• Responses to complaints: You can't call up. You have to write them a complaint which it seems gets answered by an AI program that gives you some standardized reply. You then have to reopen the ticket and then a human responds. Nice way to delay resolutions and annoy customers.
  • Bloated bus booking costs: Mobikwik says they offer 50% and 100% cashback on bus bookings. But the cashbacks are only until a limit of a few hundred rupees. So if you book a bus for Rs.1500, you won't get Rs.1500 credited back to your account. Moreover, the bus prices listed for my trip were shown as starting from Rs.1148. On, the same buses were listed for Rs.200 lesser, and there were also many other buses listed at half the price. Mobikwik cashbacks are a farce.
  • Bloated electricity bill payment costs: If one tries to pay their electricity bill via a government website, the website charges an additional 50 paisa over the bill. Mobikwik charges Rs.8 extra, and then pretends to give you a Rs.4 cashback. So basically you end up paying Rs.3.5 more than required. If it wasn't for the extra cost and cashback pretence, it would have actually been convenient paying through an e-wallet.
  • Nonexistent water bill payment: Clicking the "view bill" button does not even show the bill amount. Complaining, results in a standard AI reply. Reopening the ticket results in "We would like to inform you that it was due to an up-gradation. In such cases your Wallet balance is not deducted. Please try again". They didn't bother to fix it anyway. This bill payment was probably just a gimmick.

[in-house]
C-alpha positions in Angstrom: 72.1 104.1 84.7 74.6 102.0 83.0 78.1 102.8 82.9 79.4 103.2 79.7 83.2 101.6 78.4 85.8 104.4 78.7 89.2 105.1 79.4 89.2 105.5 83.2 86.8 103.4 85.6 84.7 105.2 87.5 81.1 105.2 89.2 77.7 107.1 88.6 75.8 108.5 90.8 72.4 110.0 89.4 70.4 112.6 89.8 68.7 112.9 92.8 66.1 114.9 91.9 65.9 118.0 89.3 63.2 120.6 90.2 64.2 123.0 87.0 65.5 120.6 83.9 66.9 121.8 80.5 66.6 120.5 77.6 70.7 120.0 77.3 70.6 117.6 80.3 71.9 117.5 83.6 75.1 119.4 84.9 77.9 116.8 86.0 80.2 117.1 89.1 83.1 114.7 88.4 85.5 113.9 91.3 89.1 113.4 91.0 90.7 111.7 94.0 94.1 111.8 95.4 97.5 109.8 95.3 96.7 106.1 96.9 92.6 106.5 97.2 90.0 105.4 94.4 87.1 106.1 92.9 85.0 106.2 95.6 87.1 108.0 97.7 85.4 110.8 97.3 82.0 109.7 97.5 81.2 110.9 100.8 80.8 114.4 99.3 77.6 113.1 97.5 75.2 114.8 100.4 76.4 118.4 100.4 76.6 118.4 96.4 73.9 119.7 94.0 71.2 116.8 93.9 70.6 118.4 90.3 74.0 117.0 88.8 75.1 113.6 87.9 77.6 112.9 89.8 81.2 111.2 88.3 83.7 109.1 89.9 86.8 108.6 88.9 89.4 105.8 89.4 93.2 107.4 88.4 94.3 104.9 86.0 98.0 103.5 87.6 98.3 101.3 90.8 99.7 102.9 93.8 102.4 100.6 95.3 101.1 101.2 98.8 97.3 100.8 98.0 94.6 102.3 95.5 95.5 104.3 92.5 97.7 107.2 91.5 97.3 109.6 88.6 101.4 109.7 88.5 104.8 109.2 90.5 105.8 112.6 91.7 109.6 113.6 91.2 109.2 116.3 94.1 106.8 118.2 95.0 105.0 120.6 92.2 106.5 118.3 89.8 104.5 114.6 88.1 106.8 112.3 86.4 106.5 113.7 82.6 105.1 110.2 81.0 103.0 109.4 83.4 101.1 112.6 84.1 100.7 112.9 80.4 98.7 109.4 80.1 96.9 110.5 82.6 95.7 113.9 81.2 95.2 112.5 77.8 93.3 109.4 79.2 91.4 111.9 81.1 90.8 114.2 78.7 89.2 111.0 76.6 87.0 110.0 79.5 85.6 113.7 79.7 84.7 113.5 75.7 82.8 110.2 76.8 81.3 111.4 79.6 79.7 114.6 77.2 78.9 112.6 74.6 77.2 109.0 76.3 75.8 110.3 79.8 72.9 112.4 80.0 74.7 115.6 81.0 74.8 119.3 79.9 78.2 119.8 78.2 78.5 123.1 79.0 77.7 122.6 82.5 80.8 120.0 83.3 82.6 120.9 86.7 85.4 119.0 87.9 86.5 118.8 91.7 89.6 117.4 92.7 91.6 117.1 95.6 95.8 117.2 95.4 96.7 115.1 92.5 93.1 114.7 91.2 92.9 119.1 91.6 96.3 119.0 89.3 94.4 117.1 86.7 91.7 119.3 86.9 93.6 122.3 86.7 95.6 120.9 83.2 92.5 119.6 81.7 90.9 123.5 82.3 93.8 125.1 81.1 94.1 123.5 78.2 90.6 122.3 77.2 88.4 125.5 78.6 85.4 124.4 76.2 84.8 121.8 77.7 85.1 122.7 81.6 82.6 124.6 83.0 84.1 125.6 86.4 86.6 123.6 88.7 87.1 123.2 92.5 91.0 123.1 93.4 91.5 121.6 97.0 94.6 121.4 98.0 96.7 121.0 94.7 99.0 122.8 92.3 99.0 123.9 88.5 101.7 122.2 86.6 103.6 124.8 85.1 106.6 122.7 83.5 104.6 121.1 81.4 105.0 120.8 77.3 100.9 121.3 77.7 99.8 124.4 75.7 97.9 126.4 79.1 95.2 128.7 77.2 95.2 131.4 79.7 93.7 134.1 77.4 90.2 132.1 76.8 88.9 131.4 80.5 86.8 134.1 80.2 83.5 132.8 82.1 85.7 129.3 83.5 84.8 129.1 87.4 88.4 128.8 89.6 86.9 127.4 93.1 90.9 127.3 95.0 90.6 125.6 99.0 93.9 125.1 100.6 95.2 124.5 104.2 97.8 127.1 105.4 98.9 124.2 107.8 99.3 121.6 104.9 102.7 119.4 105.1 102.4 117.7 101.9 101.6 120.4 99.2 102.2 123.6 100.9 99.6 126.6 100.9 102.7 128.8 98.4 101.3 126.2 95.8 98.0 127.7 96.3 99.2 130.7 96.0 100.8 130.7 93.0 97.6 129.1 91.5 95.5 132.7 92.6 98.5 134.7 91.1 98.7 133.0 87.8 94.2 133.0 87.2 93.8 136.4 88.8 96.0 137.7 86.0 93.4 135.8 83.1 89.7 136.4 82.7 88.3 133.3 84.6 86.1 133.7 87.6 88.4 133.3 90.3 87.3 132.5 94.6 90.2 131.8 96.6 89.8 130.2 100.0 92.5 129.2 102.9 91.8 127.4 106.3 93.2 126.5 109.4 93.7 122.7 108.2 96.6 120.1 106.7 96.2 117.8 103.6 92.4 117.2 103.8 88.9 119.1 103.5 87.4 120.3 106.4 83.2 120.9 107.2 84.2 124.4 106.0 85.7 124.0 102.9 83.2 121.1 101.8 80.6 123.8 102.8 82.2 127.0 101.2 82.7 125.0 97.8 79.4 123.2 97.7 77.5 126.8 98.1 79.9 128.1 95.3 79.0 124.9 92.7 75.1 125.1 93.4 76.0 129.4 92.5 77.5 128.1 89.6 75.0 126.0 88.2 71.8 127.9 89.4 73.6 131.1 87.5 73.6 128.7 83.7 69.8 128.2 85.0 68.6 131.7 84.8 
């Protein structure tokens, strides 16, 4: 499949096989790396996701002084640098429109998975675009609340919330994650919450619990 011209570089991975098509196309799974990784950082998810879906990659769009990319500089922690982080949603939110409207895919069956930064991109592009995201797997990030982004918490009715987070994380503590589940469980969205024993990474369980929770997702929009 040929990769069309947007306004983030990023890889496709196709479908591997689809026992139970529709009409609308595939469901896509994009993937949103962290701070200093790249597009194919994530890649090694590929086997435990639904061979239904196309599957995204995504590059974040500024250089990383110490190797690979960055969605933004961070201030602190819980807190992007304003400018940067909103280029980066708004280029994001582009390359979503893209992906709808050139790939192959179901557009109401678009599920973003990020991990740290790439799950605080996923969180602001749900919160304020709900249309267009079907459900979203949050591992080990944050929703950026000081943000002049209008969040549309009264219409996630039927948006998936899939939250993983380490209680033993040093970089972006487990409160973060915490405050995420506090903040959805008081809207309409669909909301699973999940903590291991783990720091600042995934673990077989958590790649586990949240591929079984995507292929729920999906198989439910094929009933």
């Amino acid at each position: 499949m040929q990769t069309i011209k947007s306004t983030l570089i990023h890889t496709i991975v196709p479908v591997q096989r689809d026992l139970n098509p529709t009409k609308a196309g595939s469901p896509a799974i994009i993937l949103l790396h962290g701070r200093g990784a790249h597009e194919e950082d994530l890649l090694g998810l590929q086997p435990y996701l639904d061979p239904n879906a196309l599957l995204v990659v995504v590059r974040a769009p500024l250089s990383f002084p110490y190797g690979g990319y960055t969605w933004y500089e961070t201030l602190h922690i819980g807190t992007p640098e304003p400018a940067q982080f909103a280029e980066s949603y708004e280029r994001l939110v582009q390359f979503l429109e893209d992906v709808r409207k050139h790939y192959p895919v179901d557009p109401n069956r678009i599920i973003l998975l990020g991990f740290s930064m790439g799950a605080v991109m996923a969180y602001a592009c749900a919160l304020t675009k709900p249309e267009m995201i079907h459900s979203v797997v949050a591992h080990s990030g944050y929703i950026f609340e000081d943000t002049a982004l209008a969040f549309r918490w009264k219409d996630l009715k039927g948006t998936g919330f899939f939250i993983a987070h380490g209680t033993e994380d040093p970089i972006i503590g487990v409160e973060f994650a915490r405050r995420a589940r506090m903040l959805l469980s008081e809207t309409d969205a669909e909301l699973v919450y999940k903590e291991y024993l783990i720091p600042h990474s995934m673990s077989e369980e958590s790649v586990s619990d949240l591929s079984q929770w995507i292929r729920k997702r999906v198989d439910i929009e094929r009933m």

• Free petrol farce: I receive an SMS about being able to get free petrol; 100% cashback, from designated petrol bunks from 6pm to 9pm on 3 days. The rider is that the limit is Rs.100 cashback although it says 100% cashback. I look at the list of petrol bunks, go to one of them and ask how I can pay via Mobikwik. They tell me they haven't even heard of any such offer and that they accept only card payments. 

Mobikwik; you have sorely disappointed.


The government's Unified Payment Interface. This would actually be good if only more people adopted it. Sadly, everywhere I have asked, people haven't even heard of it.


While digital payments and tracking are nice and it would lead to a better economy, some people have told me how data is used and misused. You certainly don't want some private company or even a government organization knowing how many underwears, fruits or other items you purchased at what time of the year. You don't want them analyzing that information, making predictions of what you would buy next and sending you targeted advertisements or making conclusions about your life based on your purchases.

The idea of a cashless society is good, but is not really practical or likeable in practice. E-wallets have a very long way to go in terms of service, and a great deal to buck up in re-gaining the trust of people.